Secondly, never allow the solder to flow onto the top face of the track, this again will cause the train to be derailed.
Finally, while British Rail can get away with continuous welded rail, it is totally impractical to do this with model railways. The British Rail technique is to form a weld almost by recasting that part of the joint. If you try to emulate this you will surely fail due to the different expansion factors of the rail and the solder. If you are laying track outdoors, it is wise to use good quality fishplates and then solder wires across the joints on the outsides of the two rails. Then, if oxidization prevents good electrical conduction across the fishplate. it will be maintained through the wires.
The procedure for soldering to the track is as follows, remembering that a much bigger soldering iron bit will be required due to the mass of metal in the rail:
(i) Tin the wires as previously explained.
(ii) Apply the soldering iron bit to the outside of the rail and allow the rail to heat up (Figure 10.1).
(iii) Apply pre -fluxed solder to the rail, not to the soldering bit. If you do it this way, the solder will only melt when the rail is at the correct temperature. As previously mentioned, do not allow the solder to get onto the top face of the rail.
(iv) Lay the tinned wire along the tinned rail, but before soldering it to the rail check that the position of the wire will not foul the track. Apply the soldering iron bit to the wire (Figure 10.2) and watch the solder melt on both the wire and the track. This should happen fairly quickly. If it does not then you should be using a bigger soldering iron or bit.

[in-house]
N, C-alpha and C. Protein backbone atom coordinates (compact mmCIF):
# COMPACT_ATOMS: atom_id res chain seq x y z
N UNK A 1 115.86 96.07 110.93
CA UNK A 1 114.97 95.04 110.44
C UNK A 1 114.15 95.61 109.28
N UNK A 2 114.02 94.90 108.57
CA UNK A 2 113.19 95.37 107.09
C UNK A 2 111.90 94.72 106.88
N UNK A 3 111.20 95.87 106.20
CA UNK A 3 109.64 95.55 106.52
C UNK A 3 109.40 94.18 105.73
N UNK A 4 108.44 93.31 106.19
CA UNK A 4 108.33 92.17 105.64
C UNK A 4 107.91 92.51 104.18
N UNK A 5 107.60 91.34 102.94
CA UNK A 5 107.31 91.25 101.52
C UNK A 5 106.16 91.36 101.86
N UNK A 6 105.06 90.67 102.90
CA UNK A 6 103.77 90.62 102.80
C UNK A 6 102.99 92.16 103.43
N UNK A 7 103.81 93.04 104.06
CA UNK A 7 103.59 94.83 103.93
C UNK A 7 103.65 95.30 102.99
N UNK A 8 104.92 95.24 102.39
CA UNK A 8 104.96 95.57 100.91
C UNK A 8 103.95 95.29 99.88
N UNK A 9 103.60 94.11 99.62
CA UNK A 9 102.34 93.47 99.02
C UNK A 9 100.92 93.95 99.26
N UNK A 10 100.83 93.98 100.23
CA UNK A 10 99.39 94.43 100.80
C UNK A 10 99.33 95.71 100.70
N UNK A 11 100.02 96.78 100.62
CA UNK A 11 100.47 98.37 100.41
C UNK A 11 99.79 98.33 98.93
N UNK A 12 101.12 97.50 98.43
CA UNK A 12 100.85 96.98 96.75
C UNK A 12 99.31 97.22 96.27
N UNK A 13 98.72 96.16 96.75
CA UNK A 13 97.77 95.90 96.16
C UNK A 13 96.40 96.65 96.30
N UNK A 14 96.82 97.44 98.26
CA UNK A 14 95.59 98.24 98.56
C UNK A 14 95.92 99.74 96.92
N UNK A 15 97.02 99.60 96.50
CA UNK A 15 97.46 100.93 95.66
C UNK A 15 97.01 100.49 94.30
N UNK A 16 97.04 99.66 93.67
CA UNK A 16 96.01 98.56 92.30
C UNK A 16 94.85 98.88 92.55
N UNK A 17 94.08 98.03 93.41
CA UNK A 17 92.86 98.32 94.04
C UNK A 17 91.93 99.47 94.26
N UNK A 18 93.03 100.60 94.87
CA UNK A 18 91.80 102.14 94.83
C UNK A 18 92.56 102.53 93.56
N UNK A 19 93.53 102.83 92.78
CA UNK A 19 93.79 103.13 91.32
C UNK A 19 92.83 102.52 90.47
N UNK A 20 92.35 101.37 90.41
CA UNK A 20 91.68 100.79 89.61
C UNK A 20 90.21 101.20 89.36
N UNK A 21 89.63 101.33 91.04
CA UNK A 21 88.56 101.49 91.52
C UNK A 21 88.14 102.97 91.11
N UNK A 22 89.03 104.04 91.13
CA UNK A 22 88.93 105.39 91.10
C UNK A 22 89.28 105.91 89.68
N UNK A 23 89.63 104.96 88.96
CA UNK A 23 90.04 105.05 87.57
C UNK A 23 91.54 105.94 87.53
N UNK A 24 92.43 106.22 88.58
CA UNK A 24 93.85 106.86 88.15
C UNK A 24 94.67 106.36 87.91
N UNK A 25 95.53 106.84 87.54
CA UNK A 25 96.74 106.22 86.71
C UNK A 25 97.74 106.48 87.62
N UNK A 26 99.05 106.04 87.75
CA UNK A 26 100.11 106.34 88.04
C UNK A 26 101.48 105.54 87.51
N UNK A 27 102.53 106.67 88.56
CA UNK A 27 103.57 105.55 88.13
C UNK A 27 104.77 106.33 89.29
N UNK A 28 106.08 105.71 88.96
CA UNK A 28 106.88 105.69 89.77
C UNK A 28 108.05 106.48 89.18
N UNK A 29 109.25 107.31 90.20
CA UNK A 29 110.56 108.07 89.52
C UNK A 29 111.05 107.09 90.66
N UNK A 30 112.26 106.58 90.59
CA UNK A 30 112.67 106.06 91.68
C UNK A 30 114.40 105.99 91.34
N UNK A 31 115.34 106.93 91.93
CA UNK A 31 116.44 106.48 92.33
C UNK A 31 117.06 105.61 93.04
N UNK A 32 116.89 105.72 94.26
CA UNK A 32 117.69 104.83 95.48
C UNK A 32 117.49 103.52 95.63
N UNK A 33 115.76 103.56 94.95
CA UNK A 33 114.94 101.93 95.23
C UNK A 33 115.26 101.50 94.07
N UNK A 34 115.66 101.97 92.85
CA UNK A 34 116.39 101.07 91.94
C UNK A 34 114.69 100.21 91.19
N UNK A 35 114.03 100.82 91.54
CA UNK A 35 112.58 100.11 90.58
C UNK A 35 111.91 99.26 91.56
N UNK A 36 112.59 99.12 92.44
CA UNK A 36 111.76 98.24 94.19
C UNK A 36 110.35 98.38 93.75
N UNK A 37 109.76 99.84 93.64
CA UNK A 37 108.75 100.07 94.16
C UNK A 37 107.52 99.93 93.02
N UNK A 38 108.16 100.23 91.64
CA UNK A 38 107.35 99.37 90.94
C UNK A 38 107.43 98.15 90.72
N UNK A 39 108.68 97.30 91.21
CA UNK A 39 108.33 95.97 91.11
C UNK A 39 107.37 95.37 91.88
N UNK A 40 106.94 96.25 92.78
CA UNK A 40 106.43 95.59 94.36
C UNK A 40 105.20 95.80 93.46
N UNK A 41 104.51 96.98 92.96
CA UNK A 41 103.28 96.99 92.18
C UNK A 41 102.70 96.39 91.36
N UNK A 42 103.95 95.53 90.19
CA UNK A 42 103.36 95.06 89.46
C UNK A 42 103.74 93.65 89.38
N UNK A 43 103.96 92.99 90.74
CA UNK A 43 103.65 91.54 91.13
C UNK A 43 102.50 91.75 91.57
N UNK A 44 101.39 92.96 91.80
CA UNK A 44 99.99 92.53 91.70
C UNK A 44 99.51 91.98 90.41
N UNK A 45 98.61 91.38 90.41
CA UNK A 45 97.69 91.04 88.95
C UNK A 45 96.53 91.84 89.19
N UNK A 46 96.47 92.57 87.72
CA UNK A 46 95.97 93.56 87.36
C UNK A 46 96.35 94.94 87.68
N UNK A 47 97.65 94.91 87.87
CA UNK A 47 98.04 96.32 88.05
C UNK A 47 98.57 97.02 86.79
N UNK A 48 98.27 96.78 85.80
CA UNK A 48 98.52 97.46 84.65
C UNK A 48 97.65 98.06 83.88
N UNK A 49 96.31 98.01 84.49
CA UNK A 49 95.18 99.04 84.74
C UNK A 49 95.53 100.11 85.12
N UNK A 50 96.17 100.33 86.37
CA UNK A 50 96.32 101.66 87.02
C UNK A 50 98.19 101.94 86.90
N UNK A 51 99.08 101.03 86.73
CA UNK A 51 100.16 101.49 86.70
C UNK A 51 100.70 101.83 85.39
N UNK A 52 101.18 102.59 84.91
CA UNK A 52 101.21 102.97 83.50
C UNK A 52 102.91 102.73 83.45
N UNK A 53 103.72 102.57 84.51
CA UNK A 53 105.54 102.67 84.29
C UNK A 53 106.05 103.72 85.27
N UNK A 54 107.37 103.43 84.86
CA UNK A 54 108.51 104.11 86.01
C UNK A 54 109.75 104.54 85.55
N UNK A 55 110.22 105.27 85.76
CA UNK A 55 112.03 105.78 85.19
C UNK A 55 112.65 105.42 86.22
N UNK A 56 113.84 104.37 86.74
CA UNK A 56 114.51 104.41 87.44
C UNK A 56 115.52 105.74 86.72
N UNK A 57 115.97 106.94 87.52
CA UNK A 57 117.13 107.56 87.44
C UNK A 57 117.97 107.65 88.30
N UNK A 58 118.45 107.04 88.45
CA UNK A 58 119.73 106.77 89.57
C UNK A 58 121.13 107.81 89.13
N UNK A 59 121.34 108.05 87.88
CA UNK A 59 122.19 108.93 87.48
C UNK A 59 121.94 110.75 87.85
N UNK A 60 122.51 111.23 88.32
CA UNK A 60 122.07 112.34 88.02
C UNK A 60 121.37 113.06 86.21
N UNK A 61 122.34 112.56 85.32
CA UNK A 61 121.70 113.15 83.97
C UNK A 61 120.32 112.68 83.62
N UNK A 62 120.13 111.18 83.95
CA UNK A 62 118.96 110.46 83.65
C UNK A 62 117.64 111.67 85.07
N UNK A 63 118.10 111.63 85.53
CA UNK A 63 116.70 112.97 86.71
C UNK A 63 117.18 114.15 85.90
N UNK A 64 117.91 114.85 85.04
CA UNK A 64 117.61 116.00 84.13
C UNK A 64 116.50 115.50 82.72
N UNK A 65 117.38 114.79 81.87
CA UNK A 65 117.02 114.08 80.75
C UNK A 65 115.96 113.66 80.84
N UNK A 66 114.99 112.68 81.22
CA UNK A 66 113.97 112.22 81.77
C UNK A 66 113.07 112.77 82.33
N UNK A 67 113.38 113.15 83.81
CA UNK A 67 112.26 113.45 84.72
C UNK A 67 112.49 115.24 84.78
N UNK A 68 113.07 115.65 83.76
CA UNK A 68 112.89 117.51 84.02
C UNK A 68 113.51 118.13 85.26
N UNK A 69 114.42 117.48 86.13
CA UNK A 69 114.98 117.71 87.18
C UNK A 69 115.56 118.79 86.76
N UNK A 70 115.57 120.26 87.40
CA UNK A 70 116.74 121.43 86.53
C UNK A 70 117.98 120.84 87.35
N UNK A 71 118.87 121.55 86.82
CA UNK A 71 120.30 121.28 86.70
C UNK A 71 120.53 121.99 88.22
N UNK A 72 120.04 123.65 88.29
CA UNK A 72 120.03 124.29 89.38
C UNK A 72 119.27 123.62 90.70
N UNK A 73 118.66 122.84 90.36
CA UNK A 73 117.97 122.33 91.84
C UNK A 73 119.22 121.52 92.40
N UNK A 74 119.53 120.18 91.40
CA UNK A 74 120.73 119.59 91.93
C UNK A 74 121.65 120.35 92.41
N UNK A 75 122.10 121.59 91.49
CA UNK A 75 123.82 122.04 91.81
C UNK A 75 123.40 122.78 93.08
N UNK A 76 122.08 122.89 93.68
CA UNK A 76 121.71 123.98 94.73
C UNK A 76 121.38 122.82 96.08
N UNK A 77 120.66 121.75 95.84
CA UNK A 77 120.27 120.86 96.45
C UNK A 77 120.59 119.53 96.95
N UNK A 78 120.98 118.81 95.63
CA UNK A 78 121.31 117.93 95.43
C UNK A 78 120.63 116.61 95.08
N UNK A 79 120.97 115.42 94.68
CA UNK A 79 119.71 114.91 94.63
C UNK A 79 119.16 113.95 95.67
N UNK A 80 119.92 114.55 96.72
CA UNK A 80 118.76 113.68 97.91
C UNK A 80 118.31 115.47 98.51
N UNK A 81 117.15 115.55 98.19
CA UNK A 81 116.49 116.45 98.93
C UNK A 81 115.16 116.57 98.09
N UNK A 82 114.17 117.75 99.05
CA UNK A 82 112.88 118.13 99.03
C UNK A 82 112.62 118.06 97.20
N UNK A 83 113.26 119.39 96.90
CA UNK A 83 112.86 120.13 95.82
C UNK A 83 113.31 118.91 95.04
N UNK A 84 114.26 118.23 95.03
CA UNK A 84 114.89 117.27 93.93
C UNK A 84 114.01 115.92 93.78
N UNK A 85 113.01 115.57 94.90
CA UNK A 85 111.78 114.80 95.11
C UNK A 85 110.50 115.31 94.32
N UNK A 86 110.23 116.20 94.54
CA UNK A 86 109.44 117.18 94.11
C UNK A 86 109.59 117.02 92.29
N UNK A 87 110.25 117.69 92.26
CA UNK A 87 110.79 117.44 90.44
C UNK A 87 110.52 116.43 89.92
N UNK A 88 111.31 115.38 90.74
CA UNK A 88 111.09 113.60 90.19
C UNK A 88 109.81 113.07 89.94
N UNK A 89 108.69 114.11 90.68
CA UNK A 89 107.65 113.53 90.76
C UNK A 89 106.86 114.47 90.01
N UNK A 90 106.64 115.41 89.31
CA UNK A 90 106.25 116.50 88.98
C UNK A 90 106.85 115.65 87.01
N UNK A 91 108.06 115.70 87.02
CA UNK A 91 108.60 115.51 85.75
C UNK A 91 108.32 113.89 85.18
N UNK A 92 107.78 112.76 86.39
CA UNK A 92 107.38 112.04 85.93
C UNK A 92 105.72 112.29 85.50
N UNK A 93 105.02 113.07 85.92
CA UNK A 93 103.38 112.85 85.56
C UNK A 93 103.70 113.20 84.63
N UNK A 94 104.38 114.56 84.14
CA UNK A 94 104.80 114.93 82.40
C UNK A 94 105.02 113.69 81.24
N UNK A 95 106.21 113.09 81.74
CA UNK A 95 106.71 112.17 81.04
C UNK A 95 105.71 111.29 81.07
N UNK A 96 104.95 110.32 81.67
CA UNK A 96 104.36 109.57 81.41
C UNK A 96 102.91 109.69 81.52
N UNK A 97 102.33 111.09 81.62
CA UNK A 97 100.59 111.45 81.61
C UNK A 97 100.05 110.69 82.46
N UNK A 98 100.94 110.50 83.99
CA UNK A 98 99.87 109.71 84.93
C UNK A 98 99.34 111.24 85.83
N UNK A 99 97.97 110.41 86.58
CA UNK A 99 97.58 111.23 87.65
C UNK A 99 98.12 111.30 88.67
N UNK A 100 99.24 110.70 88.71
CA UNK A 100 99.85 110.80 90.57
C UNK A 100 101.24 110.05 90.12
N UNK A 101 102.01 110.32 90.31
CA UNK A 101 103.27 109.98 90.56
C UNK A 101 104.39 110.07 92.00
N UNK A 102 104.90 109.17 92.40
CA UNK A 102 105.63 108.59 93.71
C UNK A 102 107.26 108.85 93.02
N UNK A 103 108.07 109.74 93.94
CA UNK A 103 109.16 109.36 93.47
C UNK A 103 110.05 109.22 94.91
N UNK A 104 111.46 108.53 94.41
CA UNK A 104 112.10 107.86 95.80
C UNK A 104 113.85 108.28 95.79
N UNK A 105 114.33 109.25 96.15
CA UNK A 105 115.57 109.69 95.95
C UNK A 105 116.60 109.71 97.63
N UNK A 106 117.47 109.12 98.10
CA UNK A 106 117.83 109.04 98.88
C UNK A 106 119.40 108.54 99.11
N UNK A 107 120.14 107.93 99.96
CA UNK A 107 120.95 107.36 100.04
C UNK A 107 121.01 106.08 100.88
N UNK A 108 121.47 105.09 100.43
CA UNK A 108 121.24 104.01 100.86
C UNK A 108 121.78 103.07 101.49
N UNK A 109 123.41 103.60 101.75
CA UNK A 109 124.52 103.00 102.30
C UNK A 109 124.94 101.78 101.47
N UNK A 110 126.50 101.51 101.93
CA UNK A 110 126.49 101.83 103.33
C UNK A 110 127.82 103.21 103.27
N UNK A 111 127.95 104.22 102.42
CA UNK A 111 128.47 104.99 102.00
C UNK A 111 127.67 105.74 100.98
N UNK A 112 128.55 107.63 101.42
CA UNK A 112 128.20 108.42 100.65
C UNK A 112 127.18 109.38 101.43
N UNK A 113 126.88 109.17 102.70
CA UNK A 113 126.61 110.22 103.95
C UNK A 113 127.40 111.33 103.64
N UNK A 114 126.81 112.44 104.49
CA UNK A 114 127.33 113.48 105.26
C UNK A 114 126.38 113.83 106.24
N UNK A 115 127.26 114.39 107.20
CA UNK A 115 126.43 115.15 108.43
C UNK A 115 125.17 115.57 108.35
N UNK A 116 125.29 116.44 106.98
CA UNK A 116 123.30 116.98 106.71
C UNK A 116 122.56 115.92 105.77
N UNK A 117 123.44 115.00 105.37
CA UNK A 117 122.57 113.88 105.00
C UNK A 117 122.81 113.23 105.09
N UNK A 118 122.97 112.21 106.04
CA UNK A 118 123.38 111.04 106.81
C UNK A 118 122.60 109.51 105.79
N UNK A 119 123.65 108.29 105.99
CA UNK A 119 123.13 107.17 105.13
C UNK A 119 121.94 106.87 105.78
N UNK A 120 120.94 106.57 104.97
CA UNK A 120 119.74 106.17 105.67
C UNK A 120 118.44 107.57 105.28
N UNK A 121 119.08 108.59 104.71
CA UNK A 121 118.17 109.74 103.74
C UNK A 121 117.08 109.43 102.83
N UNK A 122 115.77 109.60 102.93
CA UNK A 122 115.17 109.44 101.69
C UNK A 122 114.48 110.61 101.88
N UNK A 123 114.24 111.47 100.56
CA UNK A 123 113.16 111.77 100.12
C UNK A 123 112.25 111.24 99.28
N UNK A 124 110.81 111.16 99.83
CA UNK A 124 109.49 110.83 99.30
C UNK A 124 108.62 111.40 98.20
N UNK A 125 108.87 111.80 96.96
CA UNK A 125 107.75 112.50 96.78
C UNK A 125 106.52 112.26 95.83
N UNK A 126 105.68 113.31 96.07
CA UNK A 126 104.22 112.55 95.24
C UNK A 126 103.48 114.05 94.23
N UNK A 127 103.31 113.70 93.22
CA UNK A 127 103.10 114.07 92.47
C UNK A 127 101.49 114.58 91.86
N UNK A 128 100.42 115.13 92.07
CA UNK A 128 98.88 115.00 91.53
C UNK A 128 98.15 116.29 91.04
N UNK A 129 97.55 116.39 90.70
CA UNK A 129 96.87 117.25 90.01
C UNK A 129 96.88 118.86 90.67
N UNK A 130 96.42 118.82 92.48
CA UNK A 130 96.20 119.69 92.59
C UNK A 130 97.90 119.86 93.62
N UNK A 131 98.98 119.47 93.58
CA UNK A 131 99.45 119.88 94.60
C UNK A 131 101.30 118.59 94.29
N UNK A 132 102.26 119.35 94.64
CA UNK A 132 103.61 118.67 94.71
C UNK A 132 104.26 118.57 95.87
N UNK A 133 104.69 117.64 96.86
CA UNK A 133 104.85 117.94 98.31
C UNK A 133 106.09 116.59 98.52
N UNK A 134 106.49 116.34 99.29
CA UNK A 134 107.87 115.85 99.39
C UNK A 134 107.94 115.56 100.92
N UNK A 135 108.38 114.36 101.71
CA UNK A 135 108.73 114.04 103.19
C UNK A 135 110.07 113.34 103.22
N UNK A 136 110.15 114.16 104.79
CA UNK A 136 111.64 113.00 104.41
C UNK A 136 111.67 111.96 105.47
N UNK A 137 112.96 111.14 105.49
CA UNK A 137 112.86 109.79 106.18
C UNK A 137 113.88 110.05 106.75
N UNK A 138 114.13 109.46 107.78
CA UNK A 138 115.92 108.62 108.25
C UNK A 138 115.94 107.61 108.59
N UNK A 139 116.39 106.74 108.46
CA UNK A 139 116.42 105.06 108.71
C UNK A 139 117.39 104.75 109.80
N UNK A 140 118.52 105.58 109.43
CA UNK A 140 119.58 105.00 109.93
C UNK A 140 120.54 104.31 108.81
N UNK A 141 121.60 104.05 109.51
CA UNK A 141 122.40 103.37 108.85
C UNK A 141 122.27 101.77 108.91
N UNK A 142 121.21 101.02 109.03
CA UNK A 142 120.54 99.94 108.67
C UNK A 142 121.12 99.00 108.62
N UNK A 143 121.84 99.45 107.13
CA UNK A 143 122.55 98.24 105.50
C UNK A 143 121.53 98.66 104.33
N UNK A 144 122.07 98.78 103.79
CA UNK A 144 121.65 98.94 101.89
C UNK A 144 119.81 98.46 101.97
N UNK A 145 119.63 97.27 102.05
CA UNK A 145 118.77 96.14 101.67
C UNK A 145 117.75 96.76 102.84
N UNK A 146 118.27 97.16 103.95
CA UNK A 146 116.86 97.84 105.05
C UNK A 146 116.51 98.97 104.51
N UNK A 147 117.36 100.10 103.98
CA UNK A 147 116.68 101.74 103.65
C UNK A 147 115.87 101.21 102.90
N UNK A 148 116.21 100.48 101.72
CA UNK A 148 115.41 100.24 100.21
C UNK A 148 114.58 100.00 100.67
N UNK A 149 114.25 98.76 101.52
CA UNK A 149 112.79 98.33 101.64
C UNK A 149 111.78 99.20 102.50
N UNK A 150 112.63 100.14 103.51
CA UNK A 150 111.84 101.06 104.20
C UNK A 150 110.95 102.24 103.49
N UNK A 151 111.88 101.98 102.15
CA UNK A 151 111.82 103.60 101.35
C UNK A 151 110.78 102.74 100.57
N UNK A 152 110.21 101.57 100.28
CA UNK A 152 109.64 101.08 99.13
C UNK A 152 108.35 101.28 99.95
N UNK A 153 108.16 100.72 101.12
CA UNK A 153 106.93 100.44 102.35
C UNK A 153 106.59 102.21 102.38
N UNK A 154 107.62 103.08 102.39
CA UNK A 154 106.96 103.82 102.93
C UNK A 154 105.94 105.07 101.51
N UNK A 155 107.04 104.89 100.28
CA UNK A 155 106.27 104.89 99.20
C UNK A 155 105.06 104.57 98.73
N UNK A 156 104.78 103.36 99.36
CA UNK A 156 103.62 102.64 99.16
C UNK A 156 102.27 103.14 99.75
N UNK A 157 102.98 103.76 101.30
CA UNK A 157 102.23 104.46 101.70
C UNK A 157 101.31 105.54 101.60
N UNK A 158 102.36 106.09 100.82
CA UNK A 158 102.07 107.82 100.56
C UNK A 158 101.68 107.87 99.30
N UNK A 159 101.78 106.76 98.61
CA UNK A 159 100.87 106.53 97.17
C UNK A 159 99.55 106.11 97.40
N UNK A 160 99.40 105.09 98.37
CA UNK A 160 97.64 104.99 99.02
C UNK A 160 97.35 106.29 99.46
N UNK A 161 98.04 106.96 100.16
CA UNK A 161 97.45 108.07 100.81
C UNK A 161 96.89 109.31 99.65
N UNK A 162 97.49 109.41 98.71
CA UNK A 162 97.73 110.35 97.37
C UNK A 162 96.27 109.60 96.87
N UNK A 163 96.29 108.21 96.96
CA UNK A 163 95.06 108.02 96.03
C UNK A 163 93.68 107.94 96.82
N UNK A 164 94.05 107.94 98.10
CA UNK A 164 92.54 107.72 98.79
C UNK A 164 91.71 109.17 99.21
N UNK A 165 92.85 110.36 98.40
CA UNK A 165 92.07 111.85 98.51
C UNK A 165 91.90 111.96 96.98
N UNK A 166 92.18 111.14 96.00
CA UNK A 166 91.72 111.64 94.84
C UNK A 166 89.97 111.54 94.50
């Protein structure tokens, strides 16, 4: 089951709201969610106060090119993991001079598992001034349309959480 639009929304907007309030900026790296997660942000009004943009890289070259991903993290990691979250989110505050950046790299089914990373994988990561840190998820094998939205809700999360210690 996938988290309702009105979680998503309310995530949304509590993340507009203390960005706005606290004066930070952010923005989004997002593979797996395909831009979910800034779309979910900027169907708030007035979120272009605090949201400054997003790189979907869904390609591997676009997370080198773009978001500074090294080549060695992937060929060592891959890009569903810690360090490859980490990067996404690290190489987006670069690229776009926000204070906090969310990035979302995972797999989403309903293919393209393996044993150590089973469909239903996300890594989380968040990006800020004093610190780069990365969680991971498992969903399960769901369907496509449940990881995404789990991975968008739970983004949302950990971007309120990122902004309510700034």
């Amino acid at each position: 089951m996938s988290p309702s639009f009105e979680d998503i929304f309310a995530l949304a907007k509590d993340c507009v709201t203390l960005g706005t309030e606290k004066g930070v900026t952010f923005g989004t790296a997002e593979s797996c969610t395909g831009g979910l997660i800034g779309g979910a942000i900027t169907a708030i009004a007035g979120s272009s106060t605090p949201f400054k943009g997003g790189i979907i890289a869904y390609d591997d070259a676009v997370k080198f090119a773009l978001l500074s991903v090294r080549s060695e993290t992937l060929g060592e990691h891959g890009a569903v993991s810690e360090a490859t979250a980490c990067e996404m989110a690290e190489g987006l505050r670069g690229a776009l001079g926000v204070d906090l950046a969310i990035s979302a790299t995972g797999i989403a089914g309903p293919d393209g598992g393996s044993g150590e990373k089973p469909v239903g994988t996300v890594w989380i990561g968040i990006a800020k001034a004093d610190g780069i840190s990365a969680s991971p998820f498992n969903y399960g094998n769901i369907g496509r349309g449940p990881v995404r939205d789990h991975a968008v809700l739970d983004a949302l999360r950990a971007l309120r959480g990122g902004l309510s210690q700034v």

(v) Remove the soldering iron and hold or support the wire very steadily until the solder has hardened, at which time you should have successfully completed the joint.
There are several problems that you may encounter when soldering areas like track. As most track is now on plastic sleepers there is a danger that leaving the soldering iron on the rail for too long will almost certainly melt the sleepers. This will be more likely if you use a soldering iron bit that is too small, as the rail will take much longer to heat up to the required temperature. Secondly, if you use bare solid wire to solder across the track joint, it is more than possible that when soldering the second end of the wire, the first joint will melt and become dry. I suggest that PVC -coated stranded wire be used for bridging the joints. It will not only prevent so much heat travel but will also be more flexible and absorb the obvious vibration from the trains much better.
Soldering of Larger Parts
As has been mentioned several times previously, larger brass, nickel silver and copper parts need a much larger soldering iron and bit to ensure good soldering. The reason for this is that they dissipate heat very quickly, which is why manufacturers of soldering equipment use copper for their soldering iron bits. Whilst this works very much in the favor of the soldering iron bit, it unfortunately works against the modeler due to the heat being dissipated away from the joint very quickly. The other problem is that of joints that have already been made coming apart because the heat from the soldering iron has travelled beyond the work area. When soldering larger items (boilers, frames, coach sides, etc.) it is wise to get them mechanically set up and supported before starting to solder. Even for N Gauge, you will need a fairly large soldering bit for these materials, probably as large as 6mm. You will probably think that this is too large for the area to solder but in my experience anything smaller will cause the inevitable dry joint. Remember that the faster you can complete the joint, the less distance the heat will flow.